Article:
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story.lead_photo.caption Arkansas first lady Susan Hutchinson talks about child abuse Monday during the governor’s news conference at the state Capitol in Little Rock. “With or without a virus, maltreatment of our children, our precious children and teens, does go on,” she said. (Arkansas Democrat-Gazette/John Sykes Jr.)

[TUESDAY UPDATE: The state Health Department reported 1,990 confirmed cases late Tuesday morning. Read more here »]

The number of covid-19 infections in Arkansas surpassed 2,000 on Monday, according to officials who were working to keep up with the rapid pace of new cases being reported at the Cummins Unit prison.

The outbreak at the prison has made rural Lincoln County -- population 13,024 -- one of the densest hot spots in the nation, according to an analysis by The New York Times. The paper counted 228 cases in Lincoln County on Monday, enough to place it among the top 20 counties in the country by cases per capita -- above other hot spots in New York City, New Orleans and Boston.

But the Times' figure was outdated by Monday, as state officials said the most recent numbers from the Cummins Unit more than doubled that amount, approaching 600 infections.

The official count of positive cases tallied by the Arkansas Department of Health stood at 1,923 Monday afternoon, an increase of 142 from the day before, according to Health Secretary Nate Smith. However, Smith said that number did not include hundreds of tests from the Cummins Unit that were still being entered into state logs. By Monday evening, the count on the state's website had risen to 1,971.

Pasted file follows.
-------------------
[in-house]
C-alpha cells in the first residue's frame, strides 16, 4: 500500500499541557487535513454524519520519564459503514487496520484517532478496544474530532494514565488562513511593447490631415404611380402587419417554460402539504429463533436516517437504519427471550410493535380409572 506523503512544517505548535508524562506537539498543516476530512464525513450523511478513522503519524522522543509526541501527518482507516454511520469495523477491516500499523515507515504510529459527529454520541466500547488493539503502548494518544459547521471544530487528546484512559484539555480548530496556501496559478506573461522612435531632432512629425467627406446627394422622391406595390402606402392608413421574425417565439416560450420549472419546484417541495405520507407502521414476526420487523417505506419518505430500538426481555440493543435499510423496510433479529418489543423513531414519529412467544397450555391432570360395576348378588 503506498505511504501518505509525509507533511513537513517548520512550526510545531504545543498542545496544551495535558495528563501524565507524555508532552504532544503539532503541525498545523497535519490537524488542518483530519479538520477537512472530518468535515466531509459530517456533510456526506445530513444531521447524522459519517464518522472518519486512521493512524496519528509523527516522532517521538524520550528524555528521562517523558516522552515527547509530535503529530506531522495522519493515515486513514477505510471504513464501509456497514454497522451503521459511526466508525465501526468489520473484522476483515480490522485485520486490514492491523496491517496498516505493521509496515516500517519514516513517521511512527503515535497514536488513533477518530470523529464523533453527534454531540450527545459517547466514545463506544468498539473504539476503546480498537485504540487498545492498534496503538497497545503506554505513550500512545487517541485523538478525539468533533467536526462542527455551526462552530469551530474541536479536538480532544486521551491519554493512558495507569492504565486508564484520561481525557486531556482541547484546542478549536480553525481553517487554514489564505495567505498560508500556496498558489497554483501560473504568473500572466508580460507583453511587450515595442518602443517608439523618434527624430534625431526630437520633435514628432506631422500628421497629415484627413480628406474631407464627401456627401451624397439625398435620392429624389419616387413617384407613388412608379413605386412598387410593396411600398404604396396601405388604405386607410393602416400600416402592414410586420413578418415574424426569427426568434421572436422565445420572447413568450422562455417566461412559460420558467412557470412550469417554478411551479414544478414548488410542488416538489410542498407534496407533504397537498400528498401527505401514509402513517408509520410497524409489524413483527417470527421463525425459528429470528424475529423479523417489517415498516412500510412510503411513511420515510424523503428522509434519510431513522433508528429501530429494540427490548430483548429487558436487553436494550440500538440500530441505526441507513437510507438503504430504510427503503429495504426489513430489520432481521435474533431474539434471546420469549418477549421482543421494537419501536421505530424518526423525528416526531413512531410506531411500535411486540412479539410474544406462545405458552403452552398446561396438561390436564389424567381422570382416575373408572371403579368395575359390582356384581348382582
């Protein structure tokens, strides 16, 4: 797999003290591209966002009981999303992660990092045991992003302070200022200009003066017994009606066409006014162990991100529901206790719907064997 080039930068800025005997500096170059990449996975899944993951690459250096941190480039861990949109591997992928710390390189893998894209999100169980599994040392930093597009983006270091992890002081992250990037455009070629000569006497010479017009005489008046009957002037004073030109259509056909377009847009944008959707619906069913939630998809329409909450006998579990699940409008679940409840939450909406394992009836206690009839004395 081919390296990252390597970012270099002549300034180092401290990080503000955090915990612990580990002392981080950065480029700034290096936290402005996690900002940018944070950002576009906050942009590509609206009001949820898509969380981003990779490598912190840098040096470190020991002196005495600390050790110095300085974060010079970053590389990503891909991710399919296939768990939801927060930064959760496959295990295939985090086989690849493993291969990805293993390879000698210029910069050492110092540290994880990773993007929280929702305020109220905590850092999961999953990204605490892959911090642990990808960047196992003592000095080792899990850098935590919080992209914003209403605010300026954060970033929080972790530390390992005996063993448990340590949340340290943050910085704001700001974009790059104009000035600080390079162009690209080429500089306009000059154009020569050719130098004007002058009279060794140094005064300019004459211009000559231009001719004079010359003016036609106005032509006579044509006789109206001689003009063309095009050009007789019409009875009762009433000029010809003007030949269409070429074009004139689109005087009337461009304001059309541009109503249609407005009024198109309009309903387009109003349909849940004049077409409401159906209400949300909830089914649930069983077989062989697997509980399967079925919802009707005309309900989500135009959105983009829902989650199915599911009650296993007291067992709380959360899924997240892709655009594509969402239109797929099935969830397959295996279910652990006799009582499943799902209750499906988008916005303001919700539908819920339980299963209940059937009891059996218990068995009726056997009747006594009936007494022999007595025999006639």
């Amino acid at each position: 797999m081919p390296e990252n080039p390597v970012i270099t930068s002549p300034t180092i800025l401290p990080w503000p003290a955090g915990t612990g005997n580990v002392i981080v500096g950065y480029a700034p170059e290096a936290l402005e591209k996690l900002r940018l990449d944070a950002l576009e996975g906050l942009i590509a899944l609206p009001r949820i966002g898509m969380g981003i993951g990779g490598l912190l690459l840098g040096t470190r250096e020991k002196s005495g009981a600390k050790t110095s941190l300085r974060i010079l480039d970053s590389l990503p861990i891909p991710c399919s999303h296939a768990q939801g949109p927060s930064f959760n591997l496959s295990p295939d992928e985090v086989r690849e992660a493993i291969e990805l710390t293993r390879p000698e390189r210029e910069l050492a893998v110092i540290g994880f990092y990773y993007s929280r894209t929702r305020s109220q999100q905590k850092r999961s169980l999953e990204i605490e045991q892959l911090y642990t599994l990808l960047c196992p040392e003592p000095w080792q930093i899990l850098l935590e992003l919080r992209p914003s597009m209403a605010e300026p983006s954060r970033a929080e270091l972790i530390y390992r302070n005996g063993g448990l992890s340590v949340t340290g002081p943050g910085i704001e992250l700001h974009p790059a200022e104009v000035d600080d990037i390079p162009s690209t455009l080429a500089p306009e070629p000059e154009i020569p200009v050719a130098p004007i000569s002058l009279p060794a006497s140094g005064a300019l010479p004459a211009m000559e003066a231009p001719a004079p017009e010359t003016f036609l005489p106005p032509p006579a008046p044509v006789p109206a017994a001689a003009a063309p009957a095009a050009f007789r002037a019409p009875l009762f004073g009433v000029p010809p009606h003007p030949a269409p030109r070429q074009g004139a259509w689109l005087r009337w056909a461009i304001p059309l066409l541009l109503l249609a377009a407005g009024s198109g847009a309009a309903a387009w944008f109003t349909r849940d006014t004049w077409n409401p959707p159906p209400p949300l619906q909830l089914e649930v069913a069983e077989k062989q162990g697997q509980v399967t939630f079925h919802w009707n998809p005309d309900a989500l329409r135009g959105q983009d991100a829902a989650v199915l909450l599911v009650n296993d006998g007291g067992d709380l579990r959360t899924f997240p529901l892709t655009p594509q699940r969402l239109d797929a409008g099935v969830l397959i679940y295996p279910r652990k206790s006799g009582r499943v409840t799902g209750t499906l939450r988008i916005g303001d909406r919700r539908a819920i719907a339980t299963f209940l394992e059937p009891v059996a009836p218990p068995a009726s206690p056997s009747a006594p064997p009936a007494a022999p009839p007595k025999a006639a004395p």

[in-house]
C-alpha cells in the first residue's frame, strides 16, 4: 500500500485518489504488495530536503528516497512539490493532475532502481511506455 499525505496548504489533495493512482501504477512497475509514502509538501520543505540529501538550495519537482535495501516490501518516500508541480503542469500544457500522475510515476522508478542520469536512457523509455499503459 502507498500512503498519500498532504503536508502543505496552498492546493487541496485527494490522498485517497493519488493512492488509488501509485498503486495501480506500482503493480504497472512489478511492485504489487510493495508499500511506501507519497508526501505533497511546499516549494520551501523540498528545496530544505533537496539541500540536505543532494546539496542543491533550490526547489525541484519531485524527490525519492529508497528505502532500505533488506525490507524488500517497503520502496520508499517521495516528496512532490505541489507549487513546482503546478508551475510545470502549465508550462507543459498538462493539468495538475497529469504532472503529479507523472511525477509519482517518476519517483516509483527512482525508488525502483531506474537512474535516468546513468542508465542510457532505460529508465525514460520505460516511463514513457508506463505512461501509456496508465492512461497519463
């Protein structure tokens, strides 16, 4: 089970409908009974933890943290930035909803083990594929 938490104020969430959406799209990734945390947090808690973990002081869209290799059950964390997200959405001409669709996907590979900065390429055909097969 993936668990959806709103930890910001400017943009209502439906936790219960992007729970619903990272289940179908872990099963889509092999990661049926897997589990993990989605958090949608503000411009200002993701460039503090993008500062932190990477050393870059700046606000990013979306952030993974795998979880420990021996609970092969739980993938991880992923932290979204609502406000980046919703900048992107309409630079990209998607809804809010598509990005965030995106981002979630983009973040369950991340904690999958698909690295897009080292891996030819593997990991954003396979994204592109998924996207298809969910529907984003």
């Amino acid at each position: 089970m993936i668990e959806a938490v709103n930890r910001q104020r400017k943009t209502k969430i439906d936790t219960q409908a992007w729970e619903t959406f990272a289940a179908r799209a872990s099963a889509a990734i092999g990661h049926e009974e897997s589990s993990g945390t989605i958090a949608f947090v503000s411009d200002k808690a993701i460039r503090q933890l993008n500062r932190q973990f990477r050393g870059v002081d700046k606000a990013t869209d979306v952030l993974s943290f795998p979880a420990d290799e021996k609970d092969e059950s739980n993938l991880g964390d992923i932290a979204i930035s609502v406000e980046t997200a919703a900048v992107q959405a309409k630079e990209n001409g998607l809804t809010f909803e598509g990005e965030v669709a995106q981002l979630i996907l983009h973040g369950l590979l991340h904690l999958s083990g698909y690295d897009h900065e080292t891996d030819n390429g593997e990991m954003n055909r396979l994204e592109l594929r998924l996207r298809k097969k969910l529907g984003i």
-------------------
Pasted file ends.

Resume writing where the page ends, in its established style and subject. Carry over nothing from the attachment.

"Not all of the data from the Cummins Unit are in our system yet," Smith said. "We had quite a bit of testing over the weekend and overnight."

Meanwhile, the number of Arkansas deaths from the coronavirus totaled 42 on Monday, Gov. Asa Hutchinson said at his daily news briefing. The number of people in hospitals grew by five, to 93.

The governor also gave an update on his conference call with Vice President Mike Pence on Monday morning, during which, Hutchinson said, he and other governors discussed options for expanded testing capacity. Hutchinson has said that expanded testing in Arkansas is crucial to his plan to begin reopening a limited number of services on May 4.

Yet even if the state meets its May 4 target to begin lifting some restrictions, Hutchinson said, the state could still have to reverse course if infections begin to spike again.

"That is exactly the plan under the White House's guidance," Hutchinson said. "Obviously if we lift some restrictions and we see that we're increasing the number of cases or the other statistics are not going in the right direction, well, we can tighten it back down."


The Department of Health has relied on the John L. McClellan Memorial Veterans Hospital in Little Rock and commercial labs to rapidly conduct more than 1,000 tests at Cummins, and some of those results have been slow to show up in Health Department data, Smith explained Monday.

Wide-scale testing at the Cummins Unit, an 1,800-bed prison farm, began last week after infections skyrocketed in just a few days after the first inmate there tested positive on April 11.

Smith said testing had wrapped up in the barracks where officials determined that inmates were likely exposed. However, he said some outlying housing units are not being tested.

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The health secretary said most of the infected people at Cummins remained asymptomatic, but that it was necessary to conduct so many tests because of the close quarters in which the inmates live.

The Arkansas Democrat-Gazette reported over the weekend that inmates were spending most of their days inside their open-style housing barracks, as prison officials attempt to manage the virus by limiting their movement to other parts of the prison.